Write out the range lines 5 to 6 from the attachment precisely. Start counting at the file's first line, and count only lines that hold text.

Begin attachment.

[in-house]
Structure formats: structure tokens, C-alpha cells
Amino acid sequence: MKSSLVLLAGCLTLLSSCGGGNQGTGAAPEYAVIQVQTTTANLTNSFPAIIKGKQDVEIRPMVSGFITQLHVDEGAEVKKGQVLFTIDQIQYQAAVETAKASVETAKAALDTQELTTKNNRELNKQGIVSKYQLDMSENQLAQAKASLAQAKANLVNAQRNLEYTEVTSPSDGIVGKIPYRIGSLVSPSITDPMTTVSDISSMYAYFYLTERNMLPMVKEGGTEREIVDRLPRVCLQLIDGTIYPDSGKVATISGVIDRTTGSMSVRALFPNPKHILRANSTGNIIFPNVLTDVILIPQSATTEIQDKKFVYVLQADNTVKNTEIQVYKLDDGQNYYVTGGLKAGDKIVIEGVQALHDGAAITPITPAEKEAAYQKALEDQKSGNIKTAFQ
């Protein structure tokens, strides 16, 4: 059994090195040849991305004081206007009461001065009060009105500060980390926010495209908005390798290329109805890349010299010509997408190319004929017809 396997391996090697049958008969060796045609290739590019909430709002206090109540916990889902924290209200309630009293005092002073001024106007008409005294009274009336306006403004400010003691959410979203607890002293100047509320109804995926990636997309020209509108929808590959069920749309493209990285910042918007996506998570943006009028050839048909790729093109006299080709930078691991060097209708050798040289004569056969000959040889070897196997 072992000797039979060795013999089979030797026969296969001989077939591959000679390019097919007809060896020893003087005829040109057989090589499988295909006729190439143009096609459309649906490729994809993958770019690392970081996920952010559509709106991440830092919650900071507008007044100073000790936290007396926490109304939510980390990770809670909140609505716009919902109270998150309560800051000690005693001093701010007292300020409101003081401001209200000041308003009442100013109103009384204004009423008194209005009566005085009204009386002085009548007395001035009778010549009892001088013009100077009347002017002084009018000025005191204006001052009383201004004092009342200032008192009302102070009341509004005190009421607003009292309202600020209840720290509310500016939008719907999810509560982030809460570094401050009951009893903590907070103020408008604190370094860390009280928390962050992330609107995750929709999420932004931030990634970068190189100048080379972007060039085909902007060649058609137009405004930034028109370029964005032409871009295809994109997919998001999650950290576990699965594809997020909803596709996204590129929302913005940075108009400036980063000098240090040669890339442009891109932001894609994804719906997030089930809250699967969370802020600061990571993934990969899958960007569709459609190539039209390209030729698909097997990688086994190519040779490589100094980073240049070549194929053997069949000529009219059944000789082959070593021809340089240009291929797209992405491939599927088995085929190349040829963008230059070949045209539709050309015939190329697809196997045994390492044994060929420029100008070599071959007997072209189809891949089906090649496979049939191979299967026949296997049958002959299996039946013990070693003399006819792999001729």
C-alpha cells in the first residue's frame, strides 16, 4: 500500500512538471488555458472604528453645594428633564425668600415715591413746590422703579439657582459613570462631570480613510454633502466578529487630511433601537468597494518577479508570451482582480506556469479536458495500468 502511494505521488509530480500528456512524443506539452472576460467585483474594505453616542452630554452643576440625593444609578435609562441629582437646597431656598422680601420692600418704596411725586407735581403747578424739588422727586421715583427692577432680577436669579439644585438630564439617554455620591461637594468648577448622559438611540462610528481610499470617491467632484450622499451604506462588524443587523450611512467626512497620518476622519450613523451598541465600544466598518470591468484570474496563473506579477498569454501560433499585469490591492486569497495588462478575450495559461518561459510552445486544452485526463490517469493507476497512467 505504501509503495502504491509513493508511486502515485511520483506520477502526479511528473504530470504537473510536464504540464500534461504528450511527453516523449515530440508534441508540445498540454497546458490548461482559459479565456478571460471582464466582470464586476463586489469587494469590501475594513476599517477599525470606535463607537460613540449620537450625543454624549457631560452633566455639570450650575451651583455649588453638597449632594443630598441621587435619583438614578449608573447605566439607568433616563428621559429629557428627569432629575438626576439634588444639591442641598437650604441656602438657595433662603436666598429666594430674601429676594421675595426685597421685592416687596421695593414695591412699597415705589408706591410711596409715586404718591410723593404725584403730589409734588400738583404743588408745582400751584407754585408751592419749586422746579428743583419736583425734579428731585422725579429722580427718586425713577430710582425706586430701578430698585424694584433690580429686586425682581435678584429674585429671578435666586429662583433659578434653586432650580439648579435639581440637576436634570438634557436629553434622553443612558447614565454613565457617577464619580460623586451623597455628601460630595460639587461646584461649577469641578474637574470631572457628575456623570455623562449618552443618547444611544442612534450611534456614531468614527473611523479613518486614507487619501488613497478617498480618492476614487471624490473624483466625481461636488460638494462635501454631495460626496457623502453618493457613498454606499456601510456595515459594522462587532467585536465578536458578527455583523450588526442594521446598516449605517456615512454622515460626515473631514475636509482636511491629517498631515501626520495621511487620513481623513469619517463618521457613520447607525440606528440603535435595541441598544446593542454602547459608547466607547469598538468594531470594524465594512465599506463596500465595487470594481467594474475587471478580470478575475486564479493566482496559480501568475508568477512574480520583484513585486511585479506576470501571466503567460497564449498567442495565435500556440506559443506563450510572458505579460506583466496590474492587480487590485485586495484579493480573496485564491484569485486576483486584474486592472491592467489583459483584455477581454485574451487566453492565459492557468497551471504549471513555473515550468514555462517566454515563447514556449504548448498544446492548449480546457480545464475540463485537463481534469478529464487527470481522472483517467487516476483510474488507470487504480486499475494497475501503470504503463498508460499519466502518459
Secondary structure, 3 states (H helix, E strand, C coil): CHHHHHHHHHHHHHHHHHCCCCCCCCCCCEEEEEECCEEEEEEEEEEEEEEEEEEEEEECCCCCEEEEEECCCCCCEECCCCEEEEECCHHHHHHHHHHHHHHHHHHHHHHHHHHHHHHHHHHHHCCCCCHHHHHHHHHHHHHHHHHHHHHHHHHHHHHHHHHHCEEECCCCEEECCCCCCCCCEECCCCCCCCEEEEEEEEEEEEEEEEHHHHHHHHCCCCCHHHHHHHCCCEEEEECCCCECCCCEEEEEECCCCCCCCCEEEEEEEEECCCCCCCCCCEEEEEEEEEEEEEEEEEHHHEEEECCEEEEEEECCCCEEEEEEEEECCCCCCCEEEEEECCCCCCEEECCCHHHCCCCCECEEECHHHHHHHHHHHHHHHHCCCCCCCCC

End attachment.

C-alpha cells in the first residue's frame, strides 16, 4: 500500500512538471488555458472604528453645594428633564425668600415715591413746590422703579439657582459613570462631570480613510454633502466578529487630511433601537468597494518577479508570451482582480506556469479536458495500468 502511494505521488509530480500528456512524443506539452472576460467585483474594505453616542452630554452643576440625593444609578435609562441629582437646597431656598422680601420692600418704596411725586407735581403747578424739588422727586421715583427692577432680577436669579439644585438630564439617554455620591461637594468648577448622559438611540462610528481610499470617491467632484450622499451604506462588524443587523450611512467626512497620518476622519450613523451598541465600544466598518470591468484570474496563473506579477498569454501560433499585469490591492486569497495588462478575450495559461518561459510552445486544452485526463490517469493507476497512467 505504501509503495502504491509513493508511486502515485511520483506520477502526479511528473504530470504537473510536464504540464500534461504528450511527453516523449515530440508534441508540445498540454497546458490548461482559459479565456478571460471582464466582470464586476463586489469587494469590501475594513476599517477599525470606535463607537460613540449620537450625543454624549457631560452633566455639570450650575451651583455649588453638597449632594443630598441621587435619583438614578449608573447605566439607568433616563428621559429629557428627569432629575438626576439634588444639591442641598437650604441656602438657595433662603436666598429666594430674601429676594421675595426685597421685592416687596421695593414695591412699597415705589408706591410711596409715586404718591410723593404725584403730589409734588400738583404743588408745582400751584407754585408751592419749586422746579428743583419736583425734579428731585422725579429722580427718586425713577430710582425706586430701578430698585424694584433690580429686586425682581435678584429674585429671578435666586429662583433659578434653586432650580439648579435639581440637576436634570438634557436629553434622553443612558447614565454613565457617577464619580460623586451623597455628601460630595460639587461646584461649577469641578474637574470631572457628575456623570455623562449618552443618547444611544442612534450611534456614531468614527473611523479613518486614507487619501488613497478617498480618492476614487471624490473624483466625481461636488460638494462635501454631495460626496457623502453618493457613498454606499456601510456595515459594522462587532467585536465578536458578527455583523450588526442594521446598516449605517456615512454622515460626515473631514475636509482636511491629517498631515501626520495621511487620513481623513469619517463618521457613520447607525440606528440603535435595541441598544446593542454602547459608547466607547469598538468594531470594524465594512465599506463596500465595487470594481467594474475587471478580470478575475486564479493566482496559480501568475508568477512574480520583484513585486511585479506576470501571466503567460497564449498567442495565435500556440506559443506563450510572458505579460506583466496590474492587480487590485485586495484579493480573496485564491484569485486576483486584474486592472491592467489583459483584455477581454485574451487566453492565459492557468497551471504549471513555473515550468514555462517566454515563447514556449504548448498544446492548449480546457480545464475540463485537463481534469478529464487527470481522472483517467487516476483510474488507470487504480486499475494497475501503470504503463498508460499519466502518459
Secondary structure, 3 states (H helix, E strand, C coil): CHHHHHHHHHHHHHHHHHCCCCCCCCCCCEEEEEECCEEEEEEEEEEEEEEEEEEEEEECCCCCEEEEEECCCCCCEECCCCEEEEECCHHHHHHHHHHHHHHHHHHHHHHHHHHHHHHHHHHHHCCCCCHHHHHHHHHHHHHHHHHHHHHHHHHHHHHHHHHHCEEECCCCEEECCCCCCCCCEECCCCCCCCEEEEEEEEEEEEEEEEHHHHHHHHCCCCCHHHHHHHCCCEEEEECCCCECCCCEEEEEECCCCCCCCCEEEEEEEEECCCCCCCCCCEEEEEEEEEEEEEEEEEHHHEEEECCEEEEEEECCCCEEEEEEEEECCCCCCCEEEEEECCCCCCEEECCCHHHCCCCCECEEECHHHHHHHHHHHHHHHHCCCCCCCCC